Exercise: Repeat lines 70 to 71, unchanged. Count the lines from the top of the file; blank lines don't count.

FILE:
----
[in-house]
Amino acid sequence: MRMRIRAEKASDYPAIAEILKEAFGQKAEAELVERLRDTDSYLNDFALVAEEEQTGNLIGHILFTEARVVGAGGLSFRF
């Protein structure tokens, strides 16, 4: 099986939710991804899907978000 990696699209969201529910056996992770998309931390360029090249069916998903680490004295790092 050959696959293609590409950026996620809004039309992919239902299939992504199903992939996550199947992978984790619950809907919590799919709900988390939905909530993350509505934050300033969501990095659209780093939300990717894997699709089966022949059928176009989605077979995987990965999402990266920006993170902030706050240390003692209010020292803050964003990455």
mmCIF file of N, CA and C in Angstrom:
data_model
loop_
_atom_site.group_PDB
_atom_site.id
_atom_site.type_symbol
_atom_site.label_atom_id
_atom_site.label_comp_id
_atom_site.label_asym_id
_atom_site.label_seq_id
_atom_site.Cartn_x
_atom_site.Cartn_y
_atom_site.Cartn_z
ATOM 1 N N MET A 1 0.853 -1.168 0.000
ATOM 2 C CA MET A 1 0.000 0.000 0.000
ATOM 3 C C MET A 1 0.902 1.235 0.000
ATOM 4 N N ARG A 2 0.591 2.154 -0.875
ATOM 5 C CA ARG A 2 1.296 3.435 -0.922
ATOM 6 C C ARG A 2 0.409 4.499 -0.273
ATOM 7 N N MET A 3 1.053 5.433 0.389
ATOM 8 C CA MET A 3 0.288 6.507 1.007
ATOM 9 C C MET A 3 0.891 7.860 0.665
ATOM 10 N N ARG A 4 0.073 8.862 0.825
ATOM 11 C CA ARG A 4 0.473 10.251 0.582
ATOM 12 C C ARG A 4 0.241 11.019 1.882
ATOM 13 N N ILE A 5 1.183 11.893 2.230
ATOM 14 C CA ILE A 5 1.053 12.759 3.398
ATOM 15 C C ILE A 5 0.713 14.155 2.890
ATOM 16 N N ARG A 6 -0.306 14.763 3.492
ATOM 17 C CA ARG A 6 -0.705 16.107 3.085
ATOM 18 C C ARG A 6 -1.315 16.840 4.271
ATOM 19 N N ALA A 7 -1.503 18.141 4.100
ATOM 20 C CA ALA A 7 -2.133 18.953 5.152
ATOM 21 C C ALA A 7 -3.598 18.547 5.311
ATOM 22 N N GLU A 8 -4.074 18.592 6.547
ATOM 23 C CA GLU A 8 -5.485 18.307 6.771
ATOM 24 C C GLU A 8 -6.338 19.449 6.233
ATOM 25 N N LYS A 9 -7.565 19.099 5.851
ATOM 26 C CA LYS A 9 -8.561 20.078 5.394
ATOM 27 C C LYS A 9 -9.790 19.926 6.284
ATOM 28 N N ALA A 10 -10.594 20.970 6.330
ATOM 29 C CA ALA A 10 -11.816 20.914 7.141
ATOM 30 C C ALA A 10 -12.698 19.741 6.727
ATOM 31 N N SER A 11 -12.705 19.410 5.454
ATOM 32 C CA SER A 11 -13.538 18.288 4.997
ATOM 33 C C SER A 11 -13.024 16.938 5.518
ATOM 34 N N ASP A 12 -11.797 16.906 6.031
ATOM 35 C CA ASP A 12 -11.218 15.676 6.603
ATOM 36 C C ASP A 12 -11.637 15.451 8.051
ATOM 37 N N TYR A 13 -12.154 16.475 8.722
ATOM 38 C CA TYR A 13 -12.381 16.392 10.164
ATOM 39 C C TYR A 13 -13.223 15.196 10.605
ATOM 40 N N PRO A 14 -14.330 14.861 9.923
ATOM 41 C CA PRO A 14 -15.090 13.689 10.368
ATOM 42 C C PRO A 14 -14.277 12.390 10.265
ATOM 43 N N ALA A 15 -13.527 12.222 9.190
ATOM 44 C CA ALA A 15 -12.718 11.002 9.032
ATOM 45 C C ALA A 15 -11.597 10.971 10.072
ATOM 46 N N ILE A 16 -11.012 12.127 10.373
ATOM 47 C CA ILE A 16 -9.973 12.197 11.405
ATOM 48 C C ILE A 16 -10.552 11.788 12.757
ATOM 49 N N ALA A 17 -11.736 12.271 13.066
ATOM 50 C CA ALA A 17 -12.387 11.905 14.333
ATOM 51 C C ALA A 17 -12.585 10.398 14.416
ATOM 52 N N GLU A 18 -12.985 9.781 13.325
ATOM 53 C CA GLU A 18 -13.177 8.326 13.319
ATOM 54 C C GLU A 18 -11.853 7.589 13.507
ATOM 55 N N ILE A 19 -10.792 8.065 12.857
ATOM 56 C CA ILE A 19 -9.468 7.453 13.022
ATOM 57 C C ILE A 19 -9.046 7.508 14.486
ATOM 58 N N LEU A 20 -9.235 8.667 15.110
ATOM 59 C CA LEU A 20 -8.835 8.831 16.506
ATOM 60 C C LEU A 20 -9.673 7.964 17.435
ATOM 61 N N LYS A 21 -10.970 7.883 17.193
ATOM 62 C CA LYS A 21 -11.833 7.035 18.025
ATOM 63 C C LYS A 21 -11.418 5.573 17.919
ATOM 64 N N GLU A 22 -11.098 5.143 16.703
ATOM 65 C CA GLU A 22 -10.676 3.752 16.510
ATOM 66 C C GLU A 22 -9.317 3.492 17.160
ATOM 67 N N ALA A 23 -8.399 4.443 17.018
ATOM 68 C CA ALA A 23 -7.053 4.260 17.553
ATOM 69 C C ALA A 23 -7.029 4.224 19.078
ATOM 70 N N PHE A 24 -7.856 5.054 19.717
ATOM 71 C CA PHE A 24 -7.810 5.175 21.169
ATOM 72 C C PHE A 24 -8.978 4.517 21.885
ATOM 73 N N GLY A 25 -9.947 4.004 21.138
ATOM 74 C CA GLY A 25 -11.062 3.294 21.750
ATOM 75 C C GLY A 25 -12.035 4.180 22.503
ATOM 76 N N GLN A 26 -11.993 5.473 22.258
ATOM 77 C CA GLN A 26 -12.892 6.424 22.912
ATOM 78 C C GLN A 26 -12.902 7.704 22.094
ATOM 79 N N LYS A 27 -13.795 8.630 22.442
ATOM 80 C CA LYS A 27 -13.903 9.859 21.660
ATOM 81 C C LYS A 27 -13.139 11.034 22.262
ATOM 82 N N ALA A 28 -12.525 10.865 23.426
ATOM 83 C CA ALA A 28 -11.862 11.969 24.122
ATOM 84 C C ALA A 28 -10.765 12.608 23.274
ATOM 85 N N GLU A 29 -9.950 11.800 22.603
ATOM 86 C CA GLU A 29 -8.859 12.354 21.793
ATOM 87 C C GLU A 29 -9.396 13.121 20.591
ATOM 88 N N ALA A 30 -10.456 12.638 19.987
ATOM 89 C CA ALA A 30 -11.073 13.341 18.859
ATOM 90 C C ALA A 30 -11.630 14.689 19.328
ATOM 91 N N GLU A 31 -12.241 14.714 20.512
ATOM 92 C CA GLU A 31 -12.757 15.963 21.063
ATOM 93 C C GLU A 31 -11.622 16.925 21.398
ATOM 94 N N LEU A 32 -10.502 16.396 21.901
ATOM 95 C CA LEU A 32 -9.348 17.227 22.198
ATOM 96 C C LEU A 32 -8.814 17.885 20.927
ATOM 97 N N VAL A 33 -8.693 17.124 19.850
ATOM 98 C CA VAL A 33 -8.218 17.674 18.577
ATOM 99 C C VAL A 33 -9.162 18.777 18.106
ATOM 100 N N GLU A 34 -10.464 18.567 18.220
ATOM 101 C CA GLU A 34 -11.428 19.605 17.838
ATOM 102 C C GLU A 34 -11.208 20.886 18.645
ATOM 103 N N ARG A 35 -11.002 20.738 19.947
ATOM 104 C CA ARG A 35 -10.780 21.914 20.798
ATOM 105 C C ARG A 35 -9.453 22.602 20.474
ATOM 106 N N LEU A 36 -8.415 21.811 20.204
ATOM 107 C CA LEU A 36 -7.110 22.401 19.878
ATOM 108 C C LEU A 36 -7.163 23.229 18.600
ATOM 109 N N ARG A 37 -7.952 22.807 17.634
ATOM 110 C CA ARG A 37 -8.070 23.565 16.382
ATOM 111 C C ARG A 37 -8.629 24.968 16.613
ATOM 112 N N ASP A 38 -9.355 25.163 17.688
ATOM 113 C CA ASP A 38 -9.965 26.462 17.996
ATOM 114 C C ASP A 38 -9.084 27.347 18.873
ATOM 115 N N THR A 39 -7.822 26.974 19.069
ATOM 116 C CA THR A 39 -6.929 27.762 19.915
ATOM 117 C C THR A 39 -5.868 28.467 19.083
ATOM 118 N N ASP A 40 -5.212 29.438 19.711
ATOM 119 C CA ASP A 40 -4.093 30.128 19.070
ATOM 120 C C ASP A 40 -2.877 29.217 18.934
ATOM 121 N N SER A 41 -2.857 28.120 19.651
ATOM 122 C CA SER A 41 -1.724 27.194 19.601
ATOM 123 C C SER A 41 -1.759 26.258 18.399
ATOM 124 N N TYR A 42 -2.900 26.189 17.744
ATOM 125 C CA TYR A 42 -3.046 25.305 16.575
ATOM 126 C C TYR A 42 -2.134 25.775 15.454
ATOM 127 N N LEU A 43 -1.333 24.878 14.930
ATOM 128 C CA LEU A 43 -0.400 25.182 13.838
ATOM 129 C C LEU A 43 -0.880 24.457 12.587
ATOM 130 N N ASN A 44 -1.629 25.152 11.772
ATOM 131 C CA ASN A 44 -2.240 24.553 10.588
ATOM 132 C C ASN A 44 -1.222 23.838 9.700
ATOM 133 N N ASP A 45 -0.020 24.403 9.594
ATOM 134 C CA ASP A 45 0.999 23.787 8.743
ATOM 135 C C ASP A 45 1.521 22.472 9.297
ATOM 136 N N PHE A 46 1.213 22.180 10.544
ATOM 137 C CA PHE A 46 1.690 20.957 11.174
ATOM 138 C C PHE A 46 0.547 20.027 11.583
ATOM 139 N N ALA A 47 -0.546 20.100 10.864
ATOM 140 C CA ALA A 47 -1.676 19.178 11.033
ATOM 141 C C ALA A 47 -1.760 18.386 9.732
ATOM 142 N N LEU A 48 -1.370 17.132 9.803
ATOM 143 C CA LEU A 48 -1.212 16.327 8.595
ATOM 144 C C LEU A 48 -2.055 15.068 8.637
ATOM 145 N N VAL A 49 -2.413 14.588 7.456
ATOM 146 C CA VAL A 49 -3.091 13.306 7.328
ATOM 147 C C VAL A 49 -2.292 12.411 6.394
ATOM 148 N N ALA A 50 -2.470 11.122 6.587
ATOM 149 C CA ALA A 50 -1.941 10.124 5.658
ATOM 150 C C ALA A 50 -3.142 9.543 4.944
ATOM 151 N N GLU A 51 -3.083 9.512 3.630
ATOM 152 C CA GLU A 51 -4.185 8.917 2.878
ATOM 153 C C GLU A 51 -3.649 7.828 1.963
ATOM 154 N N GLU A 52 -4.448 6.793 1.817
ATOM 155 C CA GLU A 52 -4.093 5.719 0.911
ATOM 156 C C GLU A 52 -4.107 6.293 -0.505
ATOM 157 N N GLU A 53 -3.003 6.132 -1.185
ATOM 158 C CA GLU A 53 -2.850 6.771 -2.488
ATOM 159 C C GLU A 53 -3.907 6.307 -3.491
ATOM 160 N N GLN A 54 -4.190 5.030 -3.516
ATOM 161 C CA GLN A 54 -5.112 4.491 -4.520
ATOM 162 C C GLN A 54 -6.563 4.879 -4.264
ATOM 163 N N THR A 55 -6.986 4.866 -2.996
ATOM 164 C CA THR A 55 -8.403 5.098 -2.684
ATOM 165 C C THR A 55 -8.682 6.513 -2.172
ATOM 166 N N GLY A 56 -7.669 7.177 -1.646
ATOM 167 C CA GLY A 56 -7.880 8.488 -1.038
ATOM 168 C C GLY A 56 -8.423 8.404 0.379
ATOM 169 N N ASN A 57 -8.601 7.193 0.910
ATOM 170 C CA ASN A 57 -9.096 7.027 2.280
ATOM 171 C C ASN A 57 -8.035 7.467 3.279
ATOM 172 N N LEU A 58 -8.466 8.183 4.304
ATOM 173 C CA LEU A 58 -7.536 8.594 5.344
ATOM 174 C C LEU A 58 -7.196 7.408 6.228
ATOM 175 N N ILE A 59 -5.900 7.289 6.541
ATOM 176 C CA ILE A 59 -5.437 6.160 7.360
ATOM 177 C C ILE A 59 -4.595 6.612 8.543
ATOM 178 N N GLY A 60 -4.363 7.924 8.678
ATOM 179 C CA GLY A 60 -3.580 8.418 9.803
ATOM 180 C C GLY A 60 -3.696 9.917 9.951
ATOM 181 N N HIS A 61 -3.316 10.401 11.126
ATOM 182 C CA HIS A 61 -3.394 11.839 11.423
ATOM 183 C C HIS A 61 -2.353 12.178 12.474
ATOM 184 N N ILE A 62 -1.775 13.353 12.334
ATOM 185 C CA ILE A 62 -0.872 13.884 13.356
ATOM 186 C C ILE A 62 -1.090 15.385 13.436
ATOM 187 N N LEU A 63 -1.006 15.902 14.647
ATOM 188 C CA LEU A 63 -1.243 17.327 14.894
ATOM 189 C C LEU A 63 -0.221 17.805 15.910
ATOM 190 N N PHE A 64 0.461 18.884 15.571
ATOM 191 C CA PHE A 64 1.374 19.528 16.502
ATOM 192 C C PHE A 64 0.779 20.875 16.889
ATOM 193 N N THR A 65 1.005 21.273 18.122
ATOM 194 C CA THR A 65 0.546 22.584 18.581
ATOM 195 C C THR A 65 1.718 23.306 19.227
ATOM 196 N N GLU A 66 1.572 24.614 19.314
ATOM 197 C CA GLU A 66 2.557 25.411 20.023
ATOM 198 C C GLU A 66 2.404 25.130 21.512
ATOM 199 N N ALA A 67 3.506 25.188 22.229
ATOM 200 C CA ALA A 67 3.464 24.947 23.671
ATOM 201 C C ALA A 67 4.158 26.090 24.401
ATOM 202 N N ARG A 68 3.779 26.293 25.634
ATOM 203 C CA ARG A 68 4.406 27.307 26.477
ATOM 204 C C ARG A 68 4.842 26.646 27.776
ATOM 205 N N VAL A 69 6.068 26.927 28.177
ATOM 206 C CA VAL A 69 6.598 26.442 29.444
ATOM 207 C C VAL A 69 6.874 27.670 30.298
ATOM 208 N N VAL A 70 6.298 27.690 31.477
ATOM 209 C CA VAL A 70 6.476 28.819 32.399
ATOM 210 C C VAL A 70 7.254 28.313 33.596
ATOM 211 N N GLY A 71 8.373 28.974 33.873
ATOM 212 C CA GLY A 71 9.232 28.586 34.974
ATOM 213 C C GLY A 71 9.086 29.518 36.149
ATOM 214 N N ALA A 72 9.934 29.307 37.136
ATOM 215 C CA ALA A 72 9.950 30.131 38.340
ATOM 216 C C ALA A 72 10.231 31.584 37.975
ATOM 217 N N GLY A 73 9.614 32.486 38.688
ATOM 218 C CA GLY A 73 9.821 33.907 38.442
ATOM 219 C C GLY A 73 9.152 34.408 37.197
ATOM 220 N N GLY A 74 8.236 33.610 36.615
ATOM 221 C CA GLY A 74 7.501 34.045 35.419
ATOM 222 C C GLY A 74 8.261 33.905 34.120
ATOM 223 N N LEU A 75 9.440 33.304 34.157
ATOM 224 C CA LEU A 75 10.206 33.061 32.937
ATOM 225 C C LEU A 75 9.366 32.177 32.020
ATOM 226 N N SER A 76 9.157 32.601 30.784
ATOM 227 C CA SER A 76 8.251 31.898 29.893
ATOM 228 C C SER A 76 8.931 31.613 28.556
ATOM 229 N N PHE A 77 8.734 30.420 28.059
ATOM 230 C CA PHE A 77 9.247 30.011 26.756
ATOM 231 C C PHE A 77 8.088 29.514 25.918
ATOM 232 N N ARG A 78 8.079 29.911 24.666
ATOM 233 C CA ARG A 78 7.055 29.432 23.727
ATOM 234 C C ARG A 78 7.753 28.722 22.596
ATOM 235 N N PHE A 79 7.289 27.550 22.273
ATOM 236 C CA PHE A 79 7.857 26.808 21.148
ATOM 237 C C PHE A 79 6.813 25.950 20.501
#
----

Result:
ATOM 54 C C GLU A 18 -11.853 7.589 13.507
ATOM 55 N N ILE A 19 -10.792 8.065 12.857